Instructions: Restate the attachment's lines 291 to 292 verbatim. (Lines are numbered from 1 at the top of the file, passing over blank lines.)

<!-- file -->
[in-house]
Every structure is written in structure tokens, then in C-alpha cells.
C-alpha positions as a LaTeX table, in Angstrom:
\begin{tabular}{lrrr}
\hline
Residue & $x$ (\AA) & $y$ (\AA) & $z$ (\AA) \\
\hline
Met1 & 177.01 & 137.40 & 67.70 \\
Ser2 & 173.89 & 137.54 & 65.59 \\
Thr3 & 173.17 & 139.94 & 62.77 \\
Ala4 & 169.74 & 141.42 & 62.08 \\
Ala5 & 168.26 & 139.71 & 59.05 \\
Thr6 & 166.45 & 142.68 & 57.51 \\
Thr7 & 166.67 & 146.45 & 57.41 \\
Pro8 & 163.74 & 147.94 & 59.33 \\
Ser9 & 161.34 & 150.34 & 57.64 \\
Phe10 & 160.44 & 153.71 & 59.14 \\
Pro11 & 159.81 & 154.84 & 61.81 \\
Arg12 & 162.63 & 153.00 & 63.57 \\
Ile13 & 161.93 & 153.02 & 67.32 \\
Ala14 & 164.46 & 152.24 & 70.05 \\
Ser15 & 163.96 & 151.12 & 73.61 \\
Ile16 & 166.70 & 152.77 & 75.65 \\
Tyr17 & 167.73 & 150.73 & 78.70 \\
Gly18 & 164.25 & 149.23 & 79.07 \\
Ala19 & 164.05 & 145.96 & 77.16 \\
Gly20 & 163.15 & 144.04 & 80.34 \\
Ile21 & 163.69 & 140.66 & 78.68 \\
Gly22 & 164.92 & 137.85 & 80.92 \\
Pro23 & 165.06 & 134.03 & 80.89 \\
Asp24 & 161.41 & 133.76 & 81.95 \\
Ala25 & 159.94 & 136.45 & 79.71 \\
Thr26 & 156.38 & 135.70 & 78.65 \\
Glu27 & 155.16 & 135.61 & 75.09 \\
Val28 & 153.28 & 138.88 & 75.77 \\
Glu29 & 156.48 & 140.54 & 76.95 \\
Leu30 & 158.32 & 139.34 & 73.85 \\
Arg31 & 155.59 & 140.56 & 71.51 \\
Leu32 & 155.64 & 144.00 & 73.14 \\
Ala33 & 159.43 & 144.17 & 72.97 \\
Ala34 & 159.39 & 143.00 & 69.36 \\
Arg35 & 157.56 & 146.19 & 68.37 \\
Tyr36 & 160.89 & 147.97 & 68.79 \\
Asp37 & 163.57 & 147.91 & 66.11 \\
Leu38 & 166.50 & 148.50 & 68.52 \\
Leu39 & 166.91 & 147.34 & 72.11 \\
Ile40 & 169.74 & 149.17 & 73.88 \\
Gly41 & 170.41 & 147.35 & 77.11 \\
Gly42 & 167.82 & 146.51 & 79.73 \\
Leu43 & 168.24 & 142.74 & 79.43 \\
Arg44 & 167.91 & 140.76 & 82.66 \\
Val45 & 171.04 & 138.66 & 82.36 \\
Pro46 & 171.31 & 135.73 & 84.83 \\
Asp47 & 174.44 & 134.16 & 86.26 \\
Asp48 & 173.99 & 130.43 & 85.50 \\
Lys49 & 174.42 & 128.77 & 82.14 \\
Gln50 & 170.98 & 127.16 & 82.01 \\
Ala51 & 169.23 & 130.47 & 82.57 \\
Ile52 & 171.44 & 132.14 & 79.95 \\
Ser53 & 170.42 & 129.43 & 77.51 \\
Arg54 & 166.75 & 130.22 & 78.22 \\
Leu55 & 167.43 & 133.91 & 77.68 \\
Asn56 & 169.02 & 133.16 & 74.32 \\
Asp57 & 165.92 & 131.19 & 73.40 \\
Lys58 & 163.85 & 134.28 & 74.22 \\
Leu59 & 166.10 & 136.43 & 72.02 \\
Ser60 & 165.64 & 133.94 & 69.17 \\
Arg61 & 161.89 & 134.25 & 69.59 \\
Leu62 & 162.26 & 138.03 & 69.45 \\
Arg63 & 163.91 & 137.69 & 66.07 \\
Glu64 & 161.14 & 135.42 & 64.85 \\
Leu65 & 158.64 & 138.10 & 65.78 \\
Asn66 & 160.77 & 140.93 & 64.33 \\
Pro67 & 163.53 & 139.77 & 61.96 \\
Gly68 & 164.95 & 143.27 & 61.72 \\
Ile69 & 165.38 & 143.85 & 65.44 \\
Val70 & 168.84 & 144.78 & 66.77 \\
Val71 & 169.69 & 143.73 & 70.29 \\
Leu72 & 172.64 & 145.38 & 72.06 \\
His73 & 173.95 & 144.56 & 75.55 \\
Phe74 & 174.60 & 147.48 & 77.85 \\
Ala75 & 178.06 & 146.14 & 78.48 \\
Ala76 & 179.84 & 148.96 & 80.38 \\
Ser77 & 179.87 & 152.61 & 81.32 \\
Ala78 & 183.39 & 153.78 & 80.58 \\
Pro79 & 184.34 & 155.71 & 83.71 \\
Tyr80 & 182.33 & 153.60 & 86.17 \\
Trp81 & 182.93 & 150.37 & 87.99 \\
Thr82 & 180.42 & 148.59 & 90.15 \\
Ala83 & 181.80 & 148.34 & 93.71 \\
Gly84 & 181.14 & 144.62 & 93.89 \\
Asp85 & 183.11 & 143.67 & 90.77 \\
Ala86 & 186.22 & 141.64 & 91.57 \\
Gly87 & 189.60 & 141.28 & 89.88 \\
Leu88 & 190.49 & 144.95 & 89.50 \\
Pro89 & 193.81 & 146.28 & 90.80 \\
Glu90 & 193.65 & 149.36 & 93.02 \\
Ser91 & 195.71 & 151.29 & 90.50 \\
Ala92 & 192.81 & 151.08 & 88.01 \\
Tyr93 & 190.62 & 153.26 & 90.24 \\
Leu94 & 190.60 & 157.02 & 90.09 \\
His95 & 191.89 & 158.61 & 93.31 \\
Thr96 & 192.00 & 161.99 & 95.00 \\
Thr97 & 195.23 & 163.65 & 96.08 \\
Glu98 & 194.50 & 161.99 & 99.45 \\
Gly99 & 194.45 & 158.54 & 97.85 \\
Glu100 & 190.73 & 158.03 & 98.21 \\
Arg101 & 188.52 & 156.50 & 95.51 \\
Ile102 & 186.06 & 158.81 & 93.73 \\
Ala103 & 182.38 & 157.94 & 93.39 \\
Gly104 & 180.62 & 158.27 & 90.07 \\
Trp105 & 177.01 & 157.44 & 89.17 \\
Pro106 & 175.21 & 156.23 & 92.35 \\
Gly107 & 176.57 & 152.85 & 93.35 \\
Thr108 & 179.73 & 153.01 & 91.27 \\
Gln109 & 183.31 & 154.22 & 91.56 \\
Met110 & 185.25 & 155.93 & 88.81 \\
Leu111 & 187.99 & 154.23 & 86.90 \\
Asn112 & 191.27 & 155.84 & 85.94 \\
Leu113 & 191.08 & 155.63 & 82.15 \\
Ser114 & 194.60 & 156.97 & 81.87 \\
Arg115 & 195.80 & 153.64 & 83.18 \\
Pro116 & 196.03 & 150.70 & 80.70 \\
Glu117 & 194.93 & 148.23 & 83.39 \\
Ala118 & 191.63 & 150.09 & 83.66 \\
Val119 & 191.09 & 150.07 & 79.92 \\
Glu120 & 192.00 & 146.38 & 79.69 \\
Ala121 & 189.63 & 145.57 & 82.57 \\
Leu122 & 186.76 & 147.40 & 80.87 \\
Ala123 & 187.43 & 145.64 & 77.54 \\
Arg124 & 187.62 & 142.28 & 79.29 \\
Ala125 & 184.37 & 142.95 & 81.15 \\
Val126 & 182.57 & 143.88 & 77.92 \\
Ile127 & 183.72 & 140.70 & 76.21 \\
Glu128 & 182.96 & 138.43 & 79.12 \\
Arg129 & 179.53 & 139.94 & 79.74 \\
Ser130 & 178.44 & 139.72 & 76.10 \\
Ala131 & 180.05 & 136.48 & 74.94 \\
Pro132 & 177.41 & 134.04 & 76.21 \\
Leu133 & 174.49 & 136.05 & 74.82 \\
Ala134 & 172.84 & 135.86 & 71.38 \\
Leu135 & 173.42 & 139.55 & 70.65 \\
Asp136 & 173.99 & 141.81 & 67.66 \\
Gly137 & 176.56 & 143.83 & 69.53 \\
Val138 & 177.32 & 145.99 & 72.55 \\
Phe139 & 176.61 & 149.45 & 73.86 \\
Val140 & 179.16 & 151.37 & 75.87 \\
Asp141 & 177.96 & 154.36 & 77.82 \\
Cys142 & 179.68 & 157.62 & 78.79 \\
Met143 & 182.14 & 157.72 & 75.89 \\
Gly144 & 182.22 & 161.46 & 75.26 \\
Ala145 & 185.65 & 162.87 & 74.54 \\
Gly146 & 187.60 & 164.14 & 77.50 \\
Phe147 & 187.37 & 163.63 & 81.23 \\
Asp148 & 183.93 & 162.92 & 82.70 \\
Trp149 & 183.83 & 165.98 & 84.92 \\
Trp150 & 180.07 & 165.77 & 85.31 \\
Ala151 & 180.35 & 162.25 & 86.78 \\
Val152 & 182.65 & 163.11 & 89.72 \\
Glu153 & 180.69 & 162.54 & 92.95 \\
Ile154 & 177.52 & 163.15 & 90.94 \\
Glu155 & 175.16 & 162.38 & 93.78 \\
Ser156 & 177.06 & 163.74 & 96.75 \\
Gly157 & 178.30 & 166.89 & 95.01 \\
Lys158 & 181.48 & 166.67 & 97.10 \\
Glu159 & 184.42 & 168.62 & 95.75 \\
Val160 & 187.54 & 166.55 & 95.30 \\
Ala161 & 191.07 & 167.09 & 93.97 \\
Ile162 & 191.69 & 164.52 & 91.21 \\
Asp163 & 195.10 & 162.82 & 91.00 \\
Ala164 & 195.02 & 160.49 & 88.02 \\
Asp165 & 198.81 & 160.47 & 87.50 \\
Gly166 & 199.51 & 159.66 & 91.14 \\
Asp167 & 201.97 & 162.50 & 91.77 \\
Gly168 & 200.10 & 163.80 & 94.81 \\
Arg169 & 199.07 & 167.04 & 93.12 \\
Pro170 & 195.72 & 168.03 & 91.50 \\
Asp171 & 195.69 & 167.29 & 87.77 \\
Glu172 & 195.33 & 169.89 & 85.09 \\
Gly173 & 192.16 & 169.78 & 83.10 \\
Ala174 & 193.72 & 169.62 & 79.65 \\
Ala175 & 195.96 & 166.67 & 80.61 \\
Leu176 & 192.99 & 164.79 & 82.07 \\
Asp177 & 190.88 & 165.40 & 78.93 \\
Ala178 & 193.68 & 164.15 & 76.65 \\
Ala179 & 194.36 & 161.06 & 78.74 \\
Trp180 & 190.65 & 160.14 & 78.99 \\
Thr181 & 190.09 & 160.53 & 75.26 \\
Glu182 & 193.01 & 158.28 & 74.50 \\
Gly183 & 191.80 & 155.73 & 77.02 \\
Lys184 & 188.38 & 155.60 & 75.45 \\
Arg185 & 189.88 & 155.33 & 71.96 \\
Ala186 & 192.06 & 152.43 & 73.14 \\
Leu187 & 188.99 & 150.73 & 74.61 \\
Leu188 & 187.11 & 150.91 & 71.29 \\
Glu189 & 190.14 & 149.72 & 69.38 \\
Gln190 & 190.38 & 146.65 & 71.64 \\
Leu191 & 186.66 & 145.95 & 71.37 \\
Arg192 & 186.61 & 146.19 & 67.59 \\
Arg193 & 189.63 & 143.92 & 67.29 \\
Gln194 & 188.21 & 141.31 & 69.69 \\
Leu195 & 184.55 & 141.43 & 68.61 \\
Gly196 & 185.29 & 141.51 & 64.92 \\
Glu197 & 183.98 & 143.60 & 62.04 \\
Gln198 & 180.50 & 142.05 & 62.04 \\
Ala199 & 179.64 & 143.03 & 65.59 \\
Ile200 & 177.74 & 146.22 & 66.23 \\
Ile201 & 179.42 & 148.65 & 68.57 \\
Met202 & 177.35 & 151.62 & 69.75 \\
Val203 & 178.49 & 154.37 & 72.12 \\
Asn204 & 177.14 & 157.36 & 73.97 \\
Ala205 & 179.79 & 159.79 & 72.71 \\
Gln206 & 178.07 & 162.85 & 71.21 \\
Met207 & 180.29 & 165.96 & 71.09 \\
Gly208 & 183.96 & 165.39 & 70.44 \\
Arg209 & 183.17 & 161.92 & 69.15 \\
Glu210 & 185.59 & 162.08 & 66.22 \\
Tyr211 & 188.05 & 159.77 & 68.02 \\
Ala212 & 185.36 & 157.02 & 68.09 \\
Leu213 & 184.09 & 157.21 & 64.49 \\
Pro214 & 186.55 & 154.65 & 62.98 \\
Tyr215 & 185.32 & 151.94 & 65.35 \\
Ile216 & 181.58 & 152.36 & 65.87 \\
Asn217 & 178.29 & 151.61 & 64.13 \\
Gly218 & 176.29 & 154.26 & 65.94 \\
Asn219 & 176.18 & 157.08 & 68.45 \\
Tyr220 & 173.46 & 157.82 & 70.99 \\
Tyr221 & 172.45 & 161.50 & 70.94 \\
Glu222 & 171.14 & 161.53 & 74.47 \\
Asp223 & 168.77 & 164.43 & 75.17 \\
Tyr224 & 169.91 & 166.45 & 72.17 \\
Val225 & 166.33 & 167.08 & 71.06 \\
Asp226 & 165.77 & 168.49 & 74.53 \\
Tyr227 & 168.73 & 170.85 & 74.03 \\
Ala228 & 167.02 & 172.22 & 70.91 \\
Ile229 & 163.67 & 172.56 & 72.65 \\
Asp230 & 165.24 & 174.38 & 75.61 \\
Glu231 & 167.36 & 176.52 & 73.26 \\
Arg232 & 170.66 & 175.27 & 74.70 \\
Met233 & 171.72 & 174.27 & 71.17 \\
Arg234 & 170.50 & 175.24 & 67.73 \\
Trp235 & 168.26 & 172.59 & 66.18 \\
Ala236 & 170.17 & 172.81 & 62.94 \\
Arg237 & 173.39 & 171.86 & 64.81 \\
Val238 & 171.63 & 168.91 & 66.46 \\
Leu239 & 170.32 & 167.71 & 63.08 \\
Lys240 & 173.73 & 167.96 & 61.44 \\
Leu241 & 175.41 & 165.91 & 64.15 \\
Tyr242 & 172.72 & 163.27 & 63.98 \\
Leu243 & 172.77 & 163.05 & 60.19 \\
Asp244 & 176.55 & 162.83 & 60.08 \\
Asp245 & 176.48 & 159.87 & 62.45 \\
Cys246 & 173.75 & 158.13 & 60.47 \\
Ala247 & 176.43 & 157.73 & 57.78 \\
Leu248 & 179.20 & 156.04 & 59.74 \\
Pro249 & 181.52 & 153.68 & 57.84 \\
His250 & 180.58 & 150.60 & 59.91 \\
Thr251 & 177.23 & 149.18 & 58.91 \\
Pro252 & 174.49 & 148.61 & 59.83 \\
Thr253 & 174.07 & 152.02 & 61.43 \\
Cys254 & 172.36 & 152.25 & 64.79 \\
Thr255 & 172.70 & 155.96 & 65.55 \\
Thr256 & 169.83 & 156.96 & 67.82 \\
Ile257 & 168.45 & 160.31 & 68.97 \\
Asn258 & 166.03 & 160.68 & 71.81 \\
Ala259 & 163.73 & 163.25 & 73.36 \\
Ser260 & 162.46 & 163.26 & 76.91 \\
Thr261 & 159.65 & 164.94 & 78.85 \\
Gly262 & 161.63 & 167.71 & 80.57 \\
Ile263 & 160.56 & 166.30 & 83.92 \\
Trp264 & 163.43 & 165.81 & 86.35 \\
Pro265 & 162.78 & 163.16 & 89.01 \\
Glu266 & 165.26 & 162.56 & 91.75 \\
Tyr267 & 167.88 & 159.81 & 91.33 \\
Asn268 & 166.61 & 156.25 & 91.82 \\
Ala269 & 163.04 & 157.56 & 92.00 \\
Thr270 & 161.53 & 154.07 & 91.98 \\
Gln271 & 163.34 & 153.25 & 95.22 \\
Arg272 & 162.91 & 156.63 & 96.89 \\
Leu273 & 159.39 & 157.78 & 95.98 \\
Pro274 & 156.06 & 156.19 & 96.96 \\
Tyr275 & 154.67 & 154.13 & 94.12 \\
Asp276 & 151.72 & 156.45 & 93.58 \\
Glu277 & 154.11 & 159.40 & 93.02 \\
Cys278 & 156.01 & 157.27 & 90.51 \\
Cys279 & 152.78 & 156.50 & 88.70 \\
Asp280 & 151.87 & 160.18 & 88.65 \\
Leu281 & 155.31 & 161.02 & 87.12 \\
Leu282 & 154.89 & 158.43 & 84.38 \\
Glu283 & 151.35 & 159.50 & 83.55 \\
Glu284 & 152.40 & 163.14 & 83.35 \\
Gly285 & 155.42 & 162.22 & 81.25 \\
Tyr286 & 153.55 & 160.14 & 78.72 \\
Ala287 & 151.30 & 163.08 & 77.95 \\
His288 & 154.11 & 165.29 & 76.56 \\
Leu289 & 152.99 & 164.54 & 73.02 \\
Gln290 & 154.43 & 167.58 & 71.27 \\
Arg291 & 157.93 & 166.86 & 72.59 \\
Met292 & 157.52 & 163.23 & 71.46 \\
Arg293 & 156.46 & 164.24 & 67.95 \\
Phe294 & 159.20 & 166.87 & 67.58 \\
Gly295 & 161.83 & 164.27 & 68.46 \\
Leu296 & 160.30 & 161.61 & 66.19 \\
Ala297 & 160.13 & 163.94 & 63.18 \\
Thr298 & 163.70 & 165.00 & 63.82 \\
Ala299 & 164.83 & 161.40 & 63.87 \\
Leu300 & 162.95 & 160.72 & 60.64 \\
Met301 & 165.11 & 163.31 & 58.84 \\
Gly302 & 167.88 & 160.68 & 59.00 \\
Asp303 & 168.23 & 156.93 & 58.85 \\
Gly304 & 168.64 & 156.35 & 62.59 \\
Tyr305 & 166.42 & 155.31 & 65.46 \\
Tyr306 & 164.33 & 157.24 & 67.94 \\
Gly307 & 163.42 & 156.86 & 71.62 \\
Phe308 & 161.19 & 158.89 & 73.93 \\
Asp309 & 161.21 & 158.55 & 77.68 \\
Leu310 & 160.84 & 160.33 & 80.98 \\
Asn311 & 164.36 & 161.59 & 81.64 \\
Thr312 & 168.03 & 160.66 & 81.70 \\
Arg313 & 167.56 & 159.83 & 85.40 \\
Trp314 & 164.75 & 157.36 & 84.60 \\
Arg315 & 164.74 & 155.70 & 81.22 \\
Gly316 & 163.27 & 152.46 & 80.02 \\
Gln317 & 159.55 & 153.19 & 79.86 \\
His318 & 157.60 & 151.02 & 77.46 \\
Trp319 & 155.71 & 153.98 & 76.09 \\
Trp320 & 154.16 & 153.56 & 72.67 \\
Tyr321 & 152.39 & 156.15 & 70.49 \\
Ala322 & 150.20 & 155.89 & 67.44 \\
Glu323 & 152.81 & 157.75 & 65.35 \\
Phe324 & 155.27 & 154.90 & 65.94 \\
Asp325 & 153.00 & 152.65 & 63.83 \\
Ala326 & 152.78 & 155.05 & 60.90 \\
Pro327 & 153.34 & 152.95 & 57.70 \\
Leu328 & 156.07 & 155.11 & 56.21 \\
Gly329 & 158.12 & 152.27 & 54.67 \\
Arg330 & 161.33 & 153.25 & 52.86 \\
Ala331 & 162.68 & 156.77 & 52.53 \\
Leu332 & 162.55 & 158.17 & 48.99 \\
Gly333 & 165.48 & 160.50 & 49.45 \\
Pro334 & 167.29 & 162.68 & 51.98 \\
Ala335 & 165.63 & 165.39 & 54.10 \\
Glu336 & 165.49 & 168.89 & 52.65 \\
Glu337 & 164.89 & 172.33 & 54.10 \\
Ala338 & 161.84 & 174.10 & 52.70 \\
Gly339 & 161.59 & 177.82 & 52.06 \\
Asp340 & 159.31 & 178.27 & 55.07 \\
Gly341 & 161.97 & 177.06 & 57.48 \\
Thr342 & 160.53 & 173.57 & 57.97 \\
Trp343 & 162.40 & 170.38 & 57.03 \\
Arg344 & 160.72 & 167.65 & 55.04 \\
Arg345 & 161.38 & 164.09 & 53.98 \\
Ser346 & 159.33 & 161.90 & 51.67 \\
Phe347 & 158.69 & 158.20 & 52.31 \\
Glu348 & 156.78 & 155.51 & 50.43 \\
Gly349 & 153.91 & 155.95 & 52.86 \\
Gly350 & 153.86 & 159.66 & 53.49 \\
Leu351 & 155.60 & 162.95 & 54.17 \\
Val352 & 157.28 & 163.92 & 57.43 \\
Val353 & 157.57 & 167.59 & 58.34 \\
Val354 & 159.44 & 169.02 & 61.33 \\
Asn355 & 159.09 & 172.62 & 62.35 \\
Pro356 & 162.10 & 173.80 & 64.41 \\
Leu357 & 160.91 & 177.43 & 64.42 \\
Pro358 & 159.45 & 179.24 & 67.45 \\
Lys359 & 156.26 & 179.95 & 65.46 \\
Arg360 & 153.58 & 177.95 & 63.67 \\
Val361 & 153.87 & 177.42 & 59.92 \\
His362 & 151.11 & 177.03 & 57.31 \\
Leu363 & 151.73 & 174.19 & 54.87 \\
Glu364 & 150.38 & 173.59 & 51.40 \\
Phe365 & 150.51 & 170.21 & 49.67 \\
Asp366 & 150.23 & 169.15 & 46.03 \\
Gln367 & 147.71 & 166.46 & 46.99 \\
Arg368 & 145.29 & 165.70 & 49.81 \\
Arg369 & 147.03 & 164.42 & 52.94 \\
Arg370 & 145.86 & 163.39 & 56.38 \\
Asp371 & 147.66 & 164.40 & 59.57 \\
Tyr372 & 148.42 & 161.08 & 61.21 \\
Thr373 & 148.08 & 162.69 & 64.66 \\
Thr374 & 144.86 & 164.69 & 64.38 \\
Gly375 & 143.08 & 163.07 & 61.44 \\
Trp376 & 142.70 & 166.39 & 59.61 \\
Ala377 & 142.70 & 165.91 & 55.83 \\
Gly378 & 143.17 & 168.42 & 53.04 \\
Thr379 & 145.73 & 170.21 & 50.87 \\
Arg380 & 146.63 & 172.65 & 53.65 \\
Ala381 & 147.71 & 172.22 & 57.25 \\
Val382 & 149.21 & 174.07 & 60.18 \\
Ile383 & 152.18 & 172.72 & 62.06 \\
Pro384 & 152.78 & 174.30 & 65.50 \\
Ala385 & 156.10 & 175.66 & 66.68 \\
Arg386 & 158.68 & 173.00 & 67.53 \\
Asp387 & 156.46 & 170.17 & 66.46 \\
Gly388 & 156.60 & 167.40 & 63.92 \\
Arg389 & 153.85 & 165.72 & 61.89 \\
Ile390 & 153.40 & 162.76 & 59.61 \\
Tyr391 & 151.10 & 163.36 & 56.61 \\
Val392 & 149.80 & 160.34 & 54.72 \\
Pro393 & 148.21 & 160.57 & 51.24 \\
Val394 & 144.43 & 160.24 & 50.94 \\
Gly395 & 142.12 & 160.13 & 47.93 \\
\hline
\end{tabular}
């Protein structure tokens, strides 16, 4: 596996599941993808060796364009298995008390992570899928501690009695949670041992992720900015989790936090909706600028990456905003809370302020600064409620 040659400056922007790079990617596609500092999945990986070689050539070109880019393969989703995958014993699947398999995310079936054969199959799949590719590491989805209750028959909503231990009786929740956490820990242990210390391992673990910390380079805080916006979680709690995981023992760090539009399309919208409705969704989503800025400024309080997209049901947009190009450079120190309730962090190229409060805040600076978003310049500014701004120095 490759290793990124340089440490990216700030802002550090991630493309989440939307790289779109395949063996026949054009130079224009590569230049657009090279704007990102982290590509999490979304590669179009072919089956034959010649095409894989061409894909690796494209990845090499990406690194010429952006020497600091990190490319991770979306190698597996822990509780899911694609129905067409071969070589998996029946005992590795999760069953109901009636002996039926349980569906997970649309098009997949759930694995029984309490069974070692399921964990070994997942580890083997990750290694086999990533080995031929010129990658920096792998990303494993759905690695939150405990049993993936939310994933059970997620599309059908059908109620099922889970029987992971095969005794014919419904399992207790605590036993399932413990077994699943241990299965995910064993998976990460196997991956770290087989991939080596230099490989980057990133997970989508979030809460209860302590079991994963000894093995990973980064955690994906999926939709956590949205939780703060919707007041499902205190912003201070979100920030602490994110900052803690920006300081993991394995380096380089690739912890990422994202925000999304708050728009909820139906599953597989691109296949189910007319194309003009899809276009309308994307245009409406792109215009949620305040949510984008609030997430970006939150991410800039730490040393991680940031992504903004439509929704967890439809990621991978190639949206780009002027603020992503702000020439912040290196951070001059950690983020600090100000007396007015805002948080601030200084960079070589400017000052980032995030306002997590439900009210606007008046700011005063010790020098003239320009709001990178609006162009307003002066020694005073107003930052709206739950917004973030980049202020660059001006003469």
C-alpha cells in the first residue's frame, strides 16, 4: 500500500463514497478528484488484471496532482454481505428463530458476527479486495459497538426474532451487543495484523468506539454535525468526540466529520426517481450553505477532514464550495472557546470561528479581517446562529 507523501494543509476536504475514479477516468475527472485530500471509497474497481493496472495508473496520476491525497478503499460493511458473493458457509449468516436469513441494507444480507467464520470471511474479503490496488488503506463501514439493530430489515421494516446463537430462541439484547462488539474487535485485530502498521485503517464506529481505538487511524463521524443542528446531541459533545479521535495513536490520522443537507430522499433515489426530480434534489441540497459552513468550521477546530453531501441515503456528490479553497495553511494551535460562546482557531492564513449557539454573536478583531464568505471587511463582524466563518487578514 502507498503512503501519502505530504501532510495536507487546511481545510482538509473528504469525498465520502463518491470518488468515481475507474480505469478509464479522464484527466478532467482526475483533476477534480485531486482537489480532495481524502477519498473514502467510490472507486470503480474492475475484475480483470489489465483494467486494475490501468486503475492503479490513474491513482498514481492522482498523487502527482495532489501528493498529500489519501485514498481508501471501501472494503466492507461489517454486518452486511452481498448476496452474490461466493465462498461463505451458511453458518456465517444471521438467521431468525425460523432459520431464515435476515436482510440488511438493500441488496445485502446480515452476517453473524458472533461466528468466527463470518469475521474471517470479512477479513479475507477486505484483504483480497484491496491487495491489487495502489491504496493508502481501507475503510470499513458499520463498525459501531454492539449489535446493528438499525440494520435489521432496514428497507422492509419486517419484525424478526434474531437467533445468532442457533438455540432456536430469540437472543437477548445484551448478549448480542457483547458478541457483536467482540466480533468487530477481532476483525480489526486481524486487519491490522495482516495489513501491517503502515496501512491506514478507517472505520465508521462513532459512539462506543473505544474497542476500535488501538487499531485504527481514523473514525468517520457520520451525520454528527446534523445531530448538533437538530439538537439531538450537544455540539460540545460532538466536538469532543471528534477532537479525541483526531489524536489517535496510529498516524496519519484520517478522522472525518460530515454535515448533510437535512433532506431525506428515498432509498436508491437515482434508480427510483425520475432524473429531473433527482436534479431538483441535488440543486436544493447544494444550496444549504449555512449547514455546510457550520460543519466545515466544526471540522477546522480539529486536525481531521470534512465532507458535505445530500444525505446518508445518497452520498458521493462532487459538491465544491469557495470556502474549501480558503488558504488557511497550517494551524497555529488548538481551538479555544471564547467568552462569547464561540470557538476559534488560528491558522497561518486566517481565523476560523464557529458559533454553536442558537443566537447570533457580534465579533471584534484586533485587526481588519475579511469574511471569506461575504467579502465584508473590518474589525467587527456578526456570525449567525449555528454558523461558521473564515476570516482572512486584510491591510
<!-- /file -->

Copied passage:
Glu284 & 152.40 & 163.14 & 83.35 \\
Gly285 & 155.42 & 162.22 & 81.25 \\